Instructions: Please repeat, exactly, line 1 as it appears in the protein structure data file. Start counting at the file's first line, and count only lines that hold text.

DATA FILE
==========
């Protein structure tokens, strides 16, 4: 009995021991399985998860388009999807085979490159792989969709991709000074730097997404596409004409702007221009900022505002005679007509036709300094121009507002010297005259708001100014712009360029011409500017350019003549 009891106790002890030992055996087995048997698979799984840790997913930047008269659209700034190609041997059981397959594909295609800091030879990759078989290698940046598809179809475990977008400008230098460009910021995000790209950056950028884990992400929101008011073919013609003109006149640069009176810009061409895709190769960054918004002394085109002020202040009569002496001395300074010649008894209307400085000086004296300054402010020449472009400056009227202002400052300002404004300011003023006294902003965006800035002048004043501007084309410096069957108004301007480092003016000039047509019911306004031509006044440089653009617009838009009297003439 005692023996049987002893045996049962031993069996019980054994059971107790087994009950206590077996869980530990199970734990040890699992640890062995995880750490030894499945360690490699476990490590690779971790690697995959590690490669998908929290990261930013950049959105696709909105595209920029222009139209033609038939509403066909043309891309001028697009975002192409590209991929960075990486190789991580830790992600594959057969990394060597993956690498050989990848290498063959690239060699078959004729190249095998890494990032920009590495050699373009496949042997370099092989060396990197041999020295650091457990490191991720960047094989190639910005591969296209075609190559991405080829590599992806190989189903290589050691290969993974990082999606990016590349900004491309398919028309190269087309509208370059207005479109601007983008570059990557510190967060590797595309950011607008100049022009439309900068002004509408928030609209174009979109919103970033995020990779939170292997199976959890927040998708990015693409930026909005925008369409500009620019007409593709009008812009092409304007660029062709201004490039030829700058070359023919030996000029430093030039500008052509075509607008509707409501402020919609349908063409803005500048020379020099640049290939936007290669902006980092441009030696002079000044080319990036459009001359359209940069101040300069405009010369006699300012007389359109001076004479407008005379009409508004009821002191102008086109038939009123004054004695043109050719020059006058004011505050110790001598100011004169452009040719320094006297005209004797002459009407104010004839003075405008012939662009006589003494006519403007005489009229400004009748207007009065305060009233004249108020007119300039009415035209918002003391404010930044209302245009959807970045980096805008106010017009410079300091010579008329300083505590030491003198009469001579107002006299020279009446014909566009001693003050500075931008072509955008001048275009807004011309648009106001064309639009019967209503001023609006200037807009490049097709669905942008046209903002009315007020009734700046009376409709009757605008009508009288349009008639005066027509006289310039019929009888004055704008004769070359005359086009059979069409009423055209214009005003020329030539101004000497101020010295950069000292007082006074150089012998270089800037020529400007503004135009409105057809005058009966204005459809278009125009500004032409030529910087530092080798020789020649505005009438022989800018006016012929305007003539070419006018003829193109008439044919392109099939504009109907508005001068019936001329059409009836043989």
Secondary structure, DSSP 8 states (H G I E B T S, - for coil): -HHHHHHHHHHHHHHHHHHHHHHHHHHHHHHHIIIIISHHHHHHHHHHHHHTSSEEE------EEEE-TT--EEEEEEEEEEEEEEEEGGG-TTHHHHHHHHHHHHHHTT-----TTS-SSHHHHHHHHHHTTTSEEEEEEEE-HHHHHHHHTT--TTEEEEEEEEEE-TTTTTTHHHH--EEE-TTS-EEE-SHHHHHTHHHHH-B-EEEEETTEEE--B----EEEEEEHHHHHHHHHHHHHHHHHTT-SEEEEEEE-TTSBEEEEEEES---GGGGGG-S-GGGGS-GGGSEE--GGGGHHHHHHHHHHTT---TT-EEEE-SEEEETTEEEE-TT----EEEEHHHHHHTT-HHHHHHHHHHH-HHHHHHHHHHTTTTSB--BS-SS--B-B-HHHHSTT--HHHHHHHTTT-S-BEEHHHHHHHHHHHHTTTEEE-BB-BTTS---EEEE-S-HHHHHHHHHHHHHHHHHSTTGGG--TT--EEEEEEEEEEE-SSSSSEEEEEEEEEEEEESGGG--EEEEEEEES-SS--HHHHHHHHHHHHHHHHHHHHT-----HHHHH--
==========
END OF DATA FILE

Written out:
């Protein structure tokens, strides 16, 4: 009995021991399985998860388009999807085979490159792989969709991709000074730097997404596409004409702007221009900022505002005679007509036709300094121009507002010297005259708001100014712009360029011409500017350019003549 009891106790002890030992055996087995048997698979799984840790997913930047008269659209700034190609041997059981397959594909295609800091030879990759078989290698940046598809179809475990977008400008230098460009910021995000790209950056950028884990992400929101008011073919013609003109006149640069009176810009061409895709190769960054918004002394085109002020202040009569002496001395300074010649008894209307400085000086004296300054402010020449472009400056009227202002400052300002404004300011003023006294902003965006800035002048004043501007084309410096069957108004301007480092003016000039047509019911306004031509006044440089653009617009838009009297003439 005692023996049987002893045996049962031993069996019980054994059971107790087994009950206590077996869980530990199970734990040890699992640890062995995880750490030894499945360690490699476990490590690779971790690697995959590690490669998908929290990261930013950049959105696709909105595209920029222009139209033609038939509403066909043309891309001028697009975002192409590209991929960075990486190789991580830790992600594959057969990394060597993956690498050989990848290498063959690239060699078959004729190249095998890494990032920009590495050699373009496949042997370099092989060396990197041999020295650091457990490191991720960047094989190639910005591969296209075609190559991405080829590599992806190989189903290589050691290969993974990082999606990016590349900004491309398919028309190269087309509208370059207005479109601007983008570059990557510190967060590797595309950011607008100049022009439309900068002004509408928030609209174009979109919103970033995020990779939170292997199976959890927040998708990015693409930026909005925008369409500009620019007409593709009008812009092409304007660029062709201004490039030829700058070359023919030996000029430093030039500008052509075509607008509707409501402020919609349908063409803005500048020379020099640049290939936007290669902006980092441009030696002079000044080319990036459009001359359209940069101040300069405009010369006699300012007389359109001076004479407008005379009409508004009821002191102008086109038939009123004054004695043109050719020059006058004011505050110790001598100011004169452009040719320094006297005209004797002459009407104010004839003075405008012939662009006589003494006519403007005489009229400004009748207007009065305060009233004249108020007119300039009415035209918002003391404010930044209302245009959807970045980096805008106010017009410079300091010579008329300083505590030491003198009469001579107002006299020279009446014909566009001693003050500075931008072509955008001048275009807004011309648009106001064309639009019967209503001023609006200037807009490049097709669905942008046209903002009315007020009734700046009376409709009757605008009508009288349009008639005066027509006289310039019929009888004055704008004769070359005359086009059979069409009423055209214009005003020329030539101004000497101020010295950069000292007082006074150089012998270089800037020529400007503004135009409105057809005058009966204005459809278009125009500004032409030529910087530092080798020789020649505005009438022989800018006016012929305007003539070419006018003829193109008439044919392109099939504009109907508005001068019936001329059409009836043989």